Globe-Gazette from Mason City, Iowa on March 18, 1931 · Page 3
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Globe-Gazette from Mason City, Iowa · Page 3

Mason City, Iowa
Issue Date:
Wednesday, March 18, 1931
Page 3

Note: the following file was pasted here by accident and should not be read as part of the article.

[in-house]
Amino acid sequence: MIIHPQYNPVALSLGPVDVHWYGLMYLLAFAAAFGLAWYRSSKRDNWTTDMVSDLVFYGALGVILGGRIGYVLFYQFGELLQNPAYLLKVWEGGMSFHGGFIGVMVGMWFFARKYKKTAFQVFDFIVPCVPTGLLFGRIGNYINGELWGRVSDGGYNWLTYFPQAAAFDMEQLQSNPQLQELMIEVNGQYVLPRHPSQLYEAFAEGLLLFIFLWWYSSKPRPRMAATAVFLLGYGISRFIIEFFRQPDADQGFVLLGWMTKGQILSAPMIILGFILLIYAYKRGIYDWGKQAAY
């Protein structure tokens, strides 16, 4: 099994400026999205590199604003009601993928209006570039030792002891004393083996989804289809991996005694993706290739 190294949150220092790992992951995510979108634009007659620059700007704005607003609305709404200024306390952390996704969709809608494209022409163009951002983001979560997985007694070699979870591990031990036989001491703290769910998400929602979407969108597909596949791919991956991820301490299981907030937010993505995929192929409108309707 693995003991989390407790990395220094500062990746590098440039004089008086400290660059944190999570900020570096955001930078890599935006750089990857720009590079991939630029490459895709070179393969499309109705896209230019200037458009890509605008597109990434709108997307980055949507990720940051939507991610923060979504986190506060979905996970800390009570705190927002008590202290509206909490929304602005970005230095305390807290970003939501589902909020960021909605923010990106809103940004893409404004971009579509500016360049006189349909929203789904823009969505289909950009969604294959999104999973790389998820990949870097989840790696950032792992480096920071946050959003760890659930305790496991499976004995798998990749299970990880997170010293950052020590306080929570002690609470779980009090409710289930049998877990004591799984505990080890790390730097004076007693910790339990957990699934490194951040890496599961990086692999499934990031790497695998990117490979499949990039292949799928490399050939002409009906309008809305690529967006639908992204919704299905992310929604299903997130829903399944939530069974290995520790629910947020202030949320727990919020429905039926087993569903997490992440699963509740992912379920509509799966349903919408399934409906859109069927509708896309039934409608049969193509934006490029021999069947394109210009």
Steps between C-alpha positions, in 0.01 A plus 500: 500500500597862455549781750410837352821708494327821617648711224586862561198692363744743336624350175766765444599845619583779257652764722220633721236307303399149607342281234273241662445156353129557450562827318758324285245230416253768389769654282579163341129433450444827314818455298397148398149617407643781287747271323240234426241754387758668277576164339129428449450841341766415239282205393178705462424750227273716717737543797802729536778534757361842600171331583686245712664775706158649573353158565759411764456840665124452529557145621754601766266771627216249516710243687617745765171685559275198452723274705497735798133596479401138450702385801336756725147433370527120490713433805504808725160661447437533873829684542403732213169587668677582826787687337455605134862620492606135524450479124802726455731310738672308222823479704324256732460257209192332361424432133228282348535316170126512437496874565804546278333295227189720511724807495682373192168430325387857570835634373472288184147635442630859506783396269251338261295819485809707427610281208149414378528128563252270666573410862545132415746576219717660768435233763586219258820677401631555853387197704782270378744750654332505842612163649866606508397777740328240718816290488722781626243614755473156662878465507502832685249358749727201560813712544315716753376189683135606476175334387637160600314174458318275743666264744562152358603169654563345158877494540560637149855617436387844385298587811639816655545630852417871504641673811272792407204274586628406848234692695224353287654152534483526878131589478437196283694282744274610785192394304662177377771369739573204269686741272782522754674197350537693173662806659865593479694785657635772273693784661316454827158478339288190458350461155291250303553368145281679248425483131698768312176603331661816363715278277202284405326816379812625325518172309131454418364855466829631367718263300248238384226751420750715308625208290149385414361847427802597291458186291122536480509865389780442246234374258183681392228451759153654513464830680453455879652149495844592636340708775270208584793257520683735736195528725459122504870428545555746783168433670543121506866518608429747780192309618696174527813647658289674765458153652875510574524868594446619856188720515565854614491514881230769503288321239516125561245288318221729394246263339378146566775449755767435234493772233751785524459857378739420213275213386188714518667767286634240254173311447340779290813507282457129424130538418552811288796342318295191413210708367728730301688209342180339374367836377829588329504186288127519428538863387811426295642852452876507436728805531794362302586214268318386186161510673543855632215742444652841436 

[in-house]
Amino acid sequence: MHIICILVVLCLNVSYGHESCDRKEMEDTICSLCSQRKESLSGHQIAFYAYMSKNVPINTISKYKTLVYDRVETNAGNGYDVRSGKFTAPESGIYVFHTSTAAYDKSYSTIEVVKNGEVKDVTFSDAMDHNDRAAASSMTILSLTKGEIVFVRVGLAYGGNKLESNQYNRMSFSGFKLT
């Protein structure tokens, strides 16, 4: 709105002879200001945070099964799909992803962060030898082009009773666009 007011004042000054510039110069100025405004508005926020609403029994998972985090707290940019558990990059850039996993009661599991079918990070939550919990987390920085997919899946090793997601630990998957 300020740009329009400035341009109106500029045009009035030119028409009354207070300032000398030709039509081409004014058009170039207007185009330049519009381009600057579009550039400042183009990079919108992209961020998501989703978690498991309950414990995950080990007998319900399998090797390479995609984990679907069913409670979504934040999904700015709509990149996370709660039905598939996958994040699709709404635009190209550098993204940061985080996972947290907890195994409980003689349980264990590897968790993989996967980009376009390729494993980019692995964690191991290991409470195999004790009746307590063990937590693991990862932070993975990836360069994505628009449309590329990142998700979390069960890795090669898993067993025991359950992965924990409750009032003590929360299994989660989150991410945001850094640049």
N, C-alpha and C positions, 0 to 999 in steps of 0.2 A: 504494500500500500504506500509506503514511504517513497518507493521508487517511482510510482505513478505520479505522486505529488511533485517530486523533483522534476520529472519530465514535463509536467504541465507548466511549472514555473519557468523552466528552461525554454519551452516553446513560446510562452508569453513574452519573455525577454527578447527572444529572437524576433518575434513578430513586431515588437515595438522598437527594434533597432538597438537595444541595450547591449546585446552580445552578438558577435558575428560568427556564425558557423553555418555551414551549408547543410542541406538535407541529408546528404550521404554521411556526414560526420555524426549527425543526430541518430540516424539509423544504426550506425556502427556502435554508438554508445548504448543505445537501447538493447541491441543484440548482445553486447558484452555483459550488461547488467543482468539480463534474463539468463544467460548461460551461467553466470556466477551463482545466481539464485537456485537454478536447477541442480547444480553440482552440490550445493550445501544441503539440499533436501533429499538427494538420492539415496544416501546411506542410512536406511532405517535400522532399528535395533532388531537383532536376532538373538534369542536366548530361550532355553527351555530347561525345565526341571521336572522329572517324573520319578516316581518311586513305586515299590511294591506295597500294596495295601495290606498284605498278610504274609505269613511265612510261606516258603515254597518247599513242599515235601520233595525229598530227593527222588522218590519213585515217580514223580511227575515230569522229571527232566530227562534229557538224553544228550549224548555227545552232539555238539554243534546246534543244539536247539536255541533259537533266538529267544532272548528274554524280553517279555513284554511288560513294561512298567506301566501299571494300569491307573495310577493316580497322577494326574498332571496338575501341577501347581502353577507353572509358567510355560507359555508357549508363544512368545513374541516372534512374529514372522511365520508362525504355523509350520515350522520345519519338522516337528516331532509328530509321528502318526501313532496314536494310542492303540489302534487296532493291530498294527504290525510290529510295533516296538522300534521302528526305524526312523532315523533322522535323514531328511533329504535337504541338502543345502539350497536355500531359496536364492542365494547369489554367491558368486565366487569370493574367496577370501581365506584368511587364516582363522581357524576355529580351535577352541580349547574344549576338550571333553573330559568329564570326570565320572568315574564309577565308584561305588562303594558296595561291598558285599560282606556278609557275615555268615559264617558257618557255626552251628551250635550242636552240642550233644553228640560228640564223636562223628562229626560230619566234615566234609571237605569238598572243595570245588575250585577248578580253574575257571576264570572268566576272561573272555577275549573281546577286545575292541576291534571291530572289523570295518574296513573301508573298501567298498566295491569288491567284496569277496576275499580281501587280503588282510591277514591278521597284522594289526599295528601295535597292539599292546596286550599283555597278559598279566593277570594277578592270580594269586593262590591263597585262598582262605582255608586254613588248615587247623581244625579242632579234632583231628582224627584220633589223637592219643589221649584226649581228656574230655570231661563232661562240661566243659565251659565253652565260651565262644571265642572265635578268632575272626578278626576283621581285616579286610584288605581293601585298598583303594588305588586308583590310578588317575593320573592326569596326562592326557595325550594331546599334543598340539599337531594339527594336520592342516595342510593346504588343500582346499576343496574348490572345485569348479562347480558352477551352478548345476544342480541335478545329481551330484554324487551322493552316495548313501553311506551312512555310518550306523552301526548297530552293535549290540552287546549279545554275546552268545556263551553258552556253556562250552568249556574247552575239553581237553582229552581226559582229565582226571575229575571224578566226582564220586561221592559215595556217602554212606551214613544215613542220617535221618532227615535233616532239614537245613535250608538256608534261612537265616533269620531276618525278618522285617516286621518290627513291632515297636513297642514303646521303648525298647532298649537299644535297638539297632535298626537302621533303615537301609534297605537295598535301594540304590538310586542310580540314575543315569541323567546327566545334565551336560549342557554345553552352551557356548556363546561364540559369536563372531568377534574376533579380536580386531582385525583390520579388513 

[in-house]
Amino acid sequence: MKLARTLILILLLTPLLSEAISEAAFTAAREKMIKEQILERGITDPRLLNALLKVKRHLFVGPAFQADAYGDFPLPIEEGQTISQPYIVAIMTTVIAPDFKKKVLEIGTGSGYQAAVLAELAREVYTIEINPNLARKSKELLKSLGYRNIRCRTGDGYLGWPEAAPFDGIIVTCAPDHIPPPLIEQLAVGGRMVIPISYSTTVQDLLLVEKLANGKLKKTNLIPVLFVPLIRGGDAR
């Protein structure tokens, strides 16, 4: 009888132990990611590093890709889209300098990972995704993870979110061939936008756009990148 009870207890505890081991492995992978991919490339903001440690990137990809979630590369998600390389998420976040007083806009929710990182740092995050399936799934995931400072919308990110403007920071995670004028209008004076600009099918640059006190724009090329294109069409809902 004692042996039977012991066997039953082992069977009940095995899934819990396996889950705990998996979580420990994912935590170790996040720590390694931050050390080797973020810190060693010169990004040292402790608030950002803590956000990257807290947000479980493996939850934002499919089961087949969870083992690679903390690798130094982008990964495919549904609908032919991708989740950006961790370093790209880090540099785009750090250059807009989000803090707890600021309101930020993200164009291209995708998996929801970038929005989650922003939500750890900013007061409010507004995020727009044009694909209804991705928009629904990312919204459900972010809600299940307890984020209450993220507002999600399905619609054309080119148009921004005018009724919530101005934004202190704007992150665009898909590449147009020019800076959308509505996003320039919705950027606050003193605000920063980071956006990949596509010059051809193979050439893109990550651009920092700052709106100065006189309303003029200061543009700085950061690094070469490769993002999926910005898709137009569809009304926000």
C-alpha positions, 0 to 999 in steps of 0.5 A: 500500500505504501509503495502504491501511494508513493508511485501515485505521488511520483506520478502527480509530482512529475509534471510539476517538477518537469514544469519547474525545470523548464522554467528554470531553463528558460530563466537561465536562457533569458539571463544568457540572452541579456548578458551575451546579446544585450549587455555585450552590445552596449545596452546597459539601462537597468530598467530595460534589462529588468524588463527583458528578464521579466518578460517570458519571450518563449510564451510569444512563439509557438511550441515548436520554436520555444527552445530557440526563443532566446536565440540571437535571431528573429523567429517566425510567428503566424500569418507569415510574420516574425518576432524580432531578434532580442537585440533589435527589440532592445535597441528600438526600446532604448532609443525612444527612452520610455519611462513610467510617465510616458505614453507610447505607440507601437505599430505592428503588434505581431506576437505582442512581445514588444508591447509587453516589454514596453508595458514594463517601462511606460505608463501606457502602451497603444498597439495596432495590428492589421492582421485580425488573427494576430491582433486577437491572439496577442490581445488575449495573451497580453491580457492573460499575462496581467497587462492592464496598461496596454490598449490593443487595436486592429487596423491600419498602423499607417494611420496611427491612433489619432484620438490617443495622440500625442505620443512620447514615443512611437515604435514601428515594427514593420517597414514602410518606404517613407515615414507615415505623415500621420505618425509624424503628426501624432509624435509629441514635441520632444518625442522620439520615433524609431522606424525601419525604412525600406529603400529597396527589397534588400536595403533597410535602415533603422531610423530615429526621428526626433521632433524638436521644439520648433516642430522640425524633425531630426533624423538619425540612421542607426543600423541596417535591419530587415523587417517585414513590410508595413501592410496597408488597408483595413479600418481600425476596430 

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MARCH 18 1931 MASON CITY GLOBE-GAZETTE iiaaott A Lee Syndicate Newspaper Issued Every Week Day by the MASON CIT1 GLOBE-GAZETTE COMPANY 121-123 East State St. Telephone No. 3800 WILL F. MUSE ·.- · W EARL HALL. Managing Editor LEEP LOOMIS Business Manager it or MEMBER OF THE ASSOCIATED - "--The Associated Press is exclusively entitled to the for publication of all news dispatches credited to not otherwise credited in this paper, and also al local news published herein. SUBSCRIPTION KATES Daily, per year ·_·* ; 1( Daily. Pu ^ oi --·,,,,· biiy-and Ciear Lake' Dally, per year by carrier Daily, per week by carrier ,5 .57.0 mere additional phase, many lt is not children only that one feeds with fairy tales.--LESSING. OUR RUSSIAN ATTITUDE CHANGES RS are'alloat that the Hoover ^inistraUon ,'be considering abandoning -the rigid Attitude Soviet Russia which has prevailed since the . It is known that Secretary Stmison has a comprehensive study of current Rus, and it i 3 said that the atate depart- **· n\ay toward World war. embarked upon a c si an Sorrte may -set up a special Russian ssMon ^ cia~re" that it is the intention of the administration to ize Russia, while others suggest that nothing is intended than a step to regularize and sanc- by imposed shall reduce by a corresponding amount? the state miUage tax which the board would otherwise levy for state purposes. This is getting into the measure the one and only possible guarantee that the new revenue will be employed for relief rather than for spending. WHAT LIES BEHIND IT ,_'the start of the present attack on the Univer- ty of Iowa, now in the legislative investigation tf many have felt that the completes! answer for the state board of education and the university's administrative officers was to be found in the source of the movement and the clear-cut motives back of it. If a certain group of contractors and workers had been turned loose on the university work-If a certain firm had been given the contract for a student engraving job without regard to the condition imposed on other bidders-If a certain individual now in the background had been given a place on the board of education-If a certain coach had been fired and another one compromise could have been effected in the 1 om i me"rcial rivalry of long standing between two ^ uu university employes, in high slation or.low, nad been-found unqualified for their jobs and dis- ^ there had been no newspaper possessed of a ereedy ambition to grow in circulation and power-If President Jessup had been willing to let the university, particularly its medical college, drift along as a second-rate institution-- · .' Well without these "ifs," there wouldn't have been the travesty now being enacted at Des Moines to the detriment of both state and universily. The selfish motives and the sore spots are easy oE identification. THE OLD HOME By Stanley s has refused to recognize the _ becauTe oFthe repudiation of Russian obliga- ,, the confiscation of American property, and the refusal of Russia to undertake to prevent subversive propaganda. There is no indication that the Russian attitude has changed, tlltho a year or more ago Moscow sent out some feelers suggesting she ; be OTHER EDITORS w n i n g to negotiate debts. in the matter of the repudiated Not to be overlooked is the fact that Russia has become one of our best customers. The five-year plan bas made her a tremendous buyer of machines, light and heavy, and the Russian respect for ^TMTM** production methods has given us a large 'tare of this business in spite ot non-recognition. This winter, however has seen a concerted drive by European countries particularly Germany, to get a bigger share of Russ'ian orders. The system of German government guarantees of Russian credit to the manufacturer has *een revived and extended, and both Germany and Britain at this time have commercial delegations in Russia hunting business. saner second thot of this country, moreover, FOR A THORO PROBE of those actions the propriety or soundness o£ wmcn Members of the state board of education insist: that the allegations, made to the executive. C,0 EASY THATS THE OLD-TIMERS AT HANCOCKS STOKE LEMOASY)CH!1_TON HAD HIS SOLDIEja BONUS MONEY JUST FORTY-TVJO HOURS WHEN HE THE STATE RIGHTS OF A NEW PATENT SMOKELESS RAIN MAKING C ,, bnrrnii ar* at your »'rvlw. You »« Invlled Q. When race? G. K. the first horse , geles, ^erdaTM, Jan A In 660 B. C. in the 23rd Olympiad at Athens. The distance was four miles..Eight years later tha first harness horse compelition look place in the 25th Olympiad, when the horses drew chariots. Q. Where was Prof. Albert Einstein educated? B. II. A. Born at "Ulm, Germany, in 1879 his boyhood was spent at Munich. In 1894. his family migrated to Italy and Einstein attended Ihe cantonal school al Aaravi in Switzerland. Laler he took a course of lectures at the Polytechnic school at Zurich and obtained his Ph. D. degree from the University o£ Zurich. Q. Several years ago a lending statesman ivrgued ' that the nation is older than tho states. Is this true? M. B. A. We do not recall that one particular statesman argued that tho nation is older than the states. Most of the states were formed, or course, after tne 13 original stales had formed Ihe United States of America, and the confederation o£ these states might be said to antedate Ihe organization of the original states, since these states were then in the position of colonial possession territories of Great Britain. J. AVns German ever considered seriously as our language? F. G. A. Altho there was a discussion e Q. From whore did Longfellow's forefathers conic? G. IMcE. A. His forebears were American for several generations. Both the Wadsworths, his mother's family, as well as the Longfellows, were, originally from Yorkshire. General Waclswortn was descended from John Alden and Priscilla Mullens. THE EDITOR'S MAIL BAG "DIET and HEALTH By LOGAN CLENDENING, M. Author of "THE HUMAN BODX" I DROPSY SYMPTOM OF KIDNEY TROUBLE The sixth grade at the Washington school won the peUing contest from the sixth grade at the Grant ohoo" yesterday afternoon. The Grant pupils were m S r t e d b y their teacher, Miss O'Harrow, and e c o r , now thaT thTStort has been to underline public confidence in those who ^hrU^turf otre not S^K ^ «* .«?*- taking which threatens to circumvent the which have distinguished the " nr make the ^ginning to be' realized, flrst ; : ^ a \ u ^^ ivorable cir can reach dangerous Competitor, and second, that the Russian, home market is so vast and her people's needs so great thai Russian produclion must of necessily be largely consumed at home.. Russian dumping in Ibis country is still feared by some of our industry, notably lumbering, oil and agriculture--but there is another school of thinking which points out that Russia is forced to export far.beyond normal surplus production because she has no other means with which to buy the materials for the five- year plan. These believe thai if Russia were admitted to normal credit relations with the United States the dumping of products below world market levels would cease automatically--as the Russians dislike to con- on short rations in order to obtain export sur- is obviously plenty of reason for restudying country's position in relation to' Russia. She now i g ' ' I t ' a political football. , g P^ rQnt he university is the charges brot against upon its future control. The Daily Times has every confidence m the m- ·rilv and in Ihe capabilily of those who in recent 7e presided- over the destinies of the umver- elieves it the solemn, responsibility of the tegrity sity. It believes , assembly to assure the fullest exposition of the fruits of their loyal service to the state of Iowa. ·I? fears only a denial of an opportunity to record fully 1 the achievements which have marked the Jesaup administration, and the loss to the school which that injustice must invite. ^ · EARLIER DAYS in. i:ur Rehm, and Supt. Hugh GUmore in the Continental congress in regard to the use of the German or English language in the colonies, and a motion was made in favor ot using the German language, tne matter never came to a vole. Only in Pennsylvania was the German element more than a small minority before the revolution. Perhaps a third of the settlers in Pennsylvania were Germans. Altho the German language persisted in the speech and in the press in Pennsylvania, the English stock outnumbered all the others from 17GO to 1730. (}. Are the University of Faris and the Sorbonne. tho same? T. II. A. They are. CJ. Where, did tho gumo of dominoes come from? K. J. II. A. It is of French origin. Q. What are tho leading ports of tho world? ,1. K. V. A. The 10 loading ones are New York, London, Hamburg, Los Au- PKAISES LKNTEtf PBAYERS. MASON CITY, March 15.--I wish to add a note of praise to the value of the Lenten prayer. It is a bit of heavenly beauty in a world of common and selfish things. It is never out of order to exalt our Christ Who is soon to reign as King over all the earth. Then and not before may it be said of men-"They will learn war no more." Peace will come with the Prince ot Peace and as long as men and nations are filled with greed and strife there can be no peace. The quea- tion, "Whence came wars and fight- ings among you? Come they not of your own lusts?" Man's heart must be changed Tor as our Master tells us "Out of the heart proceed evil thots, murderg etc." The leaders oE the nations need divine wisdom. The problem is too great for human wisdom. The churches everywhere need to humble their hearts and seek God three to have mercy upon our land in these days of great evil. Our Gort is long suffering ana patient but when the time comes and man no longer honors Him and is content to use every good gift lo satisfy his greed for pleasure and gain, then that mercy is withdrawn and His anger Is poured out. There, is a cause lying back of the famine and wars and storms which are, spreading over the lands and that cause is surely found in the pride of man who has forgotten his Maker and no longer honors the Ruler of II. DARLAND. the universe. LAWS OF STATE DEFIED Hampton Chronicle: The official organ of the tinue pluses. There this has a stable government--repugnant to American institutions, it is true, but by American precedent and international custom that is none of our business. She is already a large customer, and is anxious to become a still larger buyer of our goods. Perhaps the largest single obstacle in the way of normalizing our relations with Russia, and thus opening the way to better trade, is the suspicion of tricky 'dealing which the Soviet's record inspires. Her credit is poor because of her record of repudiation and confiscation, and her past relations with China and Britain for example, seem to show that her signature to a treaty is a matter of temporary convenience. There is still a long way to'go before complete rec- ojmition of Russia by the United States, but a middle ground may be found, if Russia is willing to accept her international obligations and to surrender the crazy idea'of starting a soviet rebellion in this country The next congress will doubtless see a movement in this direction, led by Senator Borah, who has advocated Russian recognition for years. Hampton %_»iuumL-a^. 4.1**. ~~- -0 -- , Farmers Union in its issue of two weeks ago defied the laws of the state, by urging farmers in Cedar county to "come with axes and saws" and to do everything possible to stop the state officials from making official tuberculin tests of cattle on any farm m that county. Farm Union officials proclaim to be out lo save the nation and to help the farmers,, but you will find that traitors to the state and nation are not out to help anybody, but to promote their own graft on the unsuspecting public. If the state of jEowa is .going; to let a few traitors dictate what the laws of the state are going to be it might be well to just turn over the statf house to them and be done with it. Otherwise let us have support of the law and send the state miliua down into Cedar county to see that the law is not violated by mob law urged on by traitors to the state and to humanity. WHY NOT BE FAIR ABOUT IT? T T MATTERS not to the Chicago wet newspapers-1 and that's all of them--that a jury has found innocent the two Illinois congressmen who were accused of transporting liquor. Dozens of times, these news. Capers have repeated the charges, always with an implied assumption of guilt and in a .belittling tone. A trial was held and in an edition or .two, the accused representatives had their inning. But the repetition of the nasty charges has ingrained the guilt of the two in the popular mind. The jury before which the Denison case was tried believed there was a conspiracy to hang the blame on the congressman. Why aren't Chicago's newspapers as eager to.gei. behind this plot as they were to blacken the names of two men whose only sin, if it can be termed a sin, lay in-believing that the" eighteenth amendment ought to be preserved? REPLACEMENT SPECIFIED ·TjERHAPS the most gratifying provision of the sen- * ate version of the "property tax relief act of 1931" la the final section which reads: "Tax a replacement. It is hereby expressly d. frpjn the tax jberc-_ FIVE PRESIDENTIAL WIDOWS Fairmont Sentinel: There are five widows of presidents of the United States still living. Mrs, Harrison 72 Ihe eldest of the five, lives in an apartment m JNew York. Mrs. Grover Cleveland, who later married Professor T. J. Preston, of Princeton, N. J., Mrs Theodore Roosevelt, Sr., 68, lives quietly at Oyster Bay; Mrs. | Woodrow Wilson, the youngest, 59, lives m Washington in the same house where Mr. Wilson dietL She is the most active of any of the widows. Mrs. Taft 68, livesTin s'Musion since the death of her husband, March 8, 1930. Mrs. Roosevelt is the only one of the widows who receive the government pension ot *o,000 a year. Mrs. Wilson declined it; Mrs Cleveuinas second marriage ended .her pension; Mrs Harrison was not entitled to one, because she married Mr Har- Si after he retired from the presidency, and Mrs. Taft's pension has not yet been considered. THE TEMPERATE MR. MARSHALL Cedar Rapids Gazette-Republican: Testimony of the last three days of last week at Des Moines was, n the opinion of Ihe Gazette-Republican, as revealing ways throw off some water, but in this state their ability to do so i much reduced. The dropsy, or wate in the tissues, is accompanied b salt and there is a reduction in th ability pf the kidneys to excret that substance also. ; Dietetic treatment · attempts, t cut down the substances which ar poorly excreted by the kidney to th level of the kidney's capacity. Th is the dry salt-free diet. Th amount of liquid the patient take depends on the amount of urine s creted. Fluids in the diet includ 1 milk, water and other beverages and ---- soups. One to one and a half quarts Dr. Clendening of liquid a day are all that is allowed if dropsy is present. Since most of these cases occur in children, this is a difficult order to carry out. ' A salt-free diet is one not easy, to plan. It is surprising how much salt there is in foods commonly used. In a glass of milk there is about one-half a gram of salt. If, however, no salt is used in cooking and none sprinkled on the food, if unsalted butter, salt- free bread and distilled water are used the amount of salt in a day's ration is reduced to about 2 grams. Considering that 20 grams is the average necessity in health this is about as far as we can safely go. A salt-free diet in practice is as follows: Salt-free bread, 200 grams; salt-free butter, 50 grams- salt-free beans or'rice, 250 grams; meat (beef, chicken'or mutton), 200 grams (sail-free); sugar, 40 grams. Contains one to two grams of salt, 1,500 cal_ chop, 50 grams; butter, 20 grams';'rice, 100 grams; sugar, 40 grams. 12 noon. Bread, GO grams; roast beef, 100 grams; butter, 20 grams; beans, 150 grams. 5 p. m. Bread, 80 grams; butter, 20 grams; chicken, 50 grams. , A feature of treatment in this type of case is that protein and meat products should not be cut down The patienls are often losing as much as 30 to 60 grams of protein a day in the form of albumin cast off in the urine, and this should be replaceo*. If they excrete as much as 60 grams in this way that is close to the daily minimum requirement of the body iino -.MO of kidney disease is not hopeless. Many cases recover, and all efforts at treatment are worth while. SSeSSSsSsSSS! BO-BROADWAY lives. Word has' been received here from Miss Eva Tur' matism. Miss Turnurc -a - - year about 750,000 persons I visited Tammany Town to attend conventions and exhibitions and departed leaving the city 580,000,000 richer. Of the total amount spent, 40 au Spring., Her. friends here expect that she will return here for a visit tins sum- mC Tl, P Eieht to Ten club was delightfully entertained ones. 8 a. m. Bread, -.60 grams; lamb rjade. The ttuuii "i' president, Mrs. Atwater. of . . ,,« *i,o ^hnrrh will be here from from class by teams .... w weeks ago when the i^u- 10 and the De- L number of the been debarred fniled in player "cannot make his grade, he with By ,IOSEVH VAN KAAI.TK · · ~~ March 18.--Last after he'd heeD. here a few days, felt heartily ashamed of .himself ior his stupid criticism, . :,;.,: : .| · J OLLY GOOD; WHAT?--Prlestly's job of replenishing Ye Olde English Bank Rolle took him out when told that her husband had plained. let's all -laugh heartily only reason he came to America was because he had to. Home of us don't think much of the "Kiel," but all our lids are off to The Ringmaster. She was pained and surprised when told that he rhusband had said American women are spoiled, aggressive and over-enterprising. "I don't agree with him at all,' she declared. "I am certain everything he said was only meant to be amusing. You know, he's a very; young man." And now that tiiat's been explained, let's all laugh hmeartily over the "Kid's" remark that the. only reason hecame to America was iccause he had to. Checr'o! W ORTHY ' * SUBJECTS -- DOC. NICK BUTLER, of Columbia college, deplores conditions which have placed a stigma on "polities' and "politicians" which, "m Aristotle's time had a fine and noble content." per cent went to retail merchants and 25 per cent to hotels with the balance divided among miscellaneous expenditures. And this much is certain. A majority of the -750,000 visitors had a good time and went away pleased with their visit. A lot ot people who don't know very much about New York call it inhospitable. The old burg has many faults; but not that particular one. New Yorkers take a real interest in entertaining visitors. It's the most truly cosmopolitan city in the country. 1V-ILL 'EM WITH KINDNESS-- ISv. Even foreigners who crowd in past the Statue of Liberty with a grouch and a grievance against the Town of Towers are treated with affable generosity. There was "Kid" Priestly, the British novelist, who barged along recently and who'd hardly landed before he was making cold, unfeeling remarks about al! of us in general and some in particular. Nobody except a few columnists and some Old Women took what he said seriously. He was shown ev- consideralion and doubtless ery For anyone who wishes to embark in the deploring business, that's about as good a thing to "deplore" as any. Editor's Solet Six pamrtilcls by Dr. ClemlenlnB can mw The Care ot the Hair and Skin. £SiE»r,^^ffi Who and Timely Views Eiene" and ass from slates that all ap- told of a duplicity, that-would be pig on a dark alley, not to mention the offices of a stale university.^ Fellowship of Prayer A Daily Lenten Feature Presented in Co- Operation With the Federal Council oi the Churches of Christ in America to the river and an entire company of patrol the bank between the two bridges which form the main arteries of traffic U Juarez. JUST FOLKS --- · Ily FinUAR A. iUES» THE DREAM What are Ihe cherished joys in life? Some say High fortune is Ihe summit of .desire, Some a few- books, a chair and blazing fire; Others with skill a certain game would play Or lead an army marching to the fray; Another seeks a nook where track nor wire, Which never seems to falter or to lire, Can reach him wilh the happenings of the day. Fame is a lure enticing many on. "Conlenled," says my neighbor, "I would be To potler round my garden, trouble-free. And so it seems life gives to everyone Some far off scene on which to feast his eyes And dream about, but seldom realize. REVERSED FORTUNES (Read Luke 16:19-31). Remember that thoii in thv lifetime rcccivedst thy good things, and likewise Lazarus evil things: but now he is comforted, and thou art tormented. , · , ( . · , - , . r-HE rich man had noticed the sick beggar laid at his YOU'RE THE JUDGE to licr field. W mrrARD to President Hoover's I ingenuity to see this. N REGARD to ires r veto of the Wagner BUI , ic creation of a national 1l DOTTS was a "machinist. He operated sv small matt chine shop on one end of a side street. Slacks was also a machinist, and operated a similar shop m the middleTM the same block. One day .Slacks said to jmuuii- u* ,,;,.« iir\ Tiic mlsmnRH. asKs * i^vu. ^ Lazarus, to whom he never showed · kindness. Must we all, sooner or later learn what it i, to suffer? And what it is to need a friend? Some- ho" somewhere the inequities of life are to be righted. That does not mean that we should rest contented with present conditions in the assurance of future ad- iustment It means rather a condemnation of present condTtions. Those who selfishly enjoy their present plenty are making a terrible mistake. The sick and needy poor are suffering a cruel wrong Now is the time to right these things, if the Kingdom of God is wee kly wage. "»- ------ - , . Bolts took him up and went into the s°o £ on Sla s^k S began laying him off now and ana he was w ing to do I t . Nevertheless, Slacks in- sTsted orT^ying him off. Bolts went home very mood- Ihat day, and next morning filed suit against Slacks. Lord our God, bring to an end the Corning them that are at ease and the contempt o the proud; forget not the needy, nor let "jee^e^- lions of the poor perish forever. In His Name, Who, Iho He was rich, became poor for our redemplion. Amen. How would you lccilo this cnso? Make up your mind before you rcml Hie The decision: The court held for Bolts. The JudKns reasoned t h u s : Moreover, Senator Robert Wagner showed thruout these three years ,, ,, while the bill has been in discussion p o i n t a willingness to amend his bill at should have proved any time to meet procedure or tech- lo he an obstacle nical difficulties and since it waa to an honest pledge the desire of everyone who haa to Ihe unemployed studied the question to see the lhat Ihe country United Stales Employment Service will stand back of reorganized i£ there was some dis- them organization there could hardly It ' rests with have been done less than is now be- the president and ing done on a $237,000 expenditure, secretary of labor The veto wa* a very great sur- lo sav whether prise to those of us who believed that me lapse of time even the greatest in the land had w h i l e changing become convinced that the terrible shall be 10 plight of the unemployed must be or 10 mitigated by the use of intelligent months. It. would and well co-ordinated means of job Frances rerWns j, e a a j m pi e nd-1 finding. must employ him. 1' r»»'^ J *· ZC ". aiuij'i" - " . . . Replaced i,pTM\he C m P byth'Kt. It 'should have been permitted to hava docs not take great administrative 1 been an obstacle. 11 lormtuicu.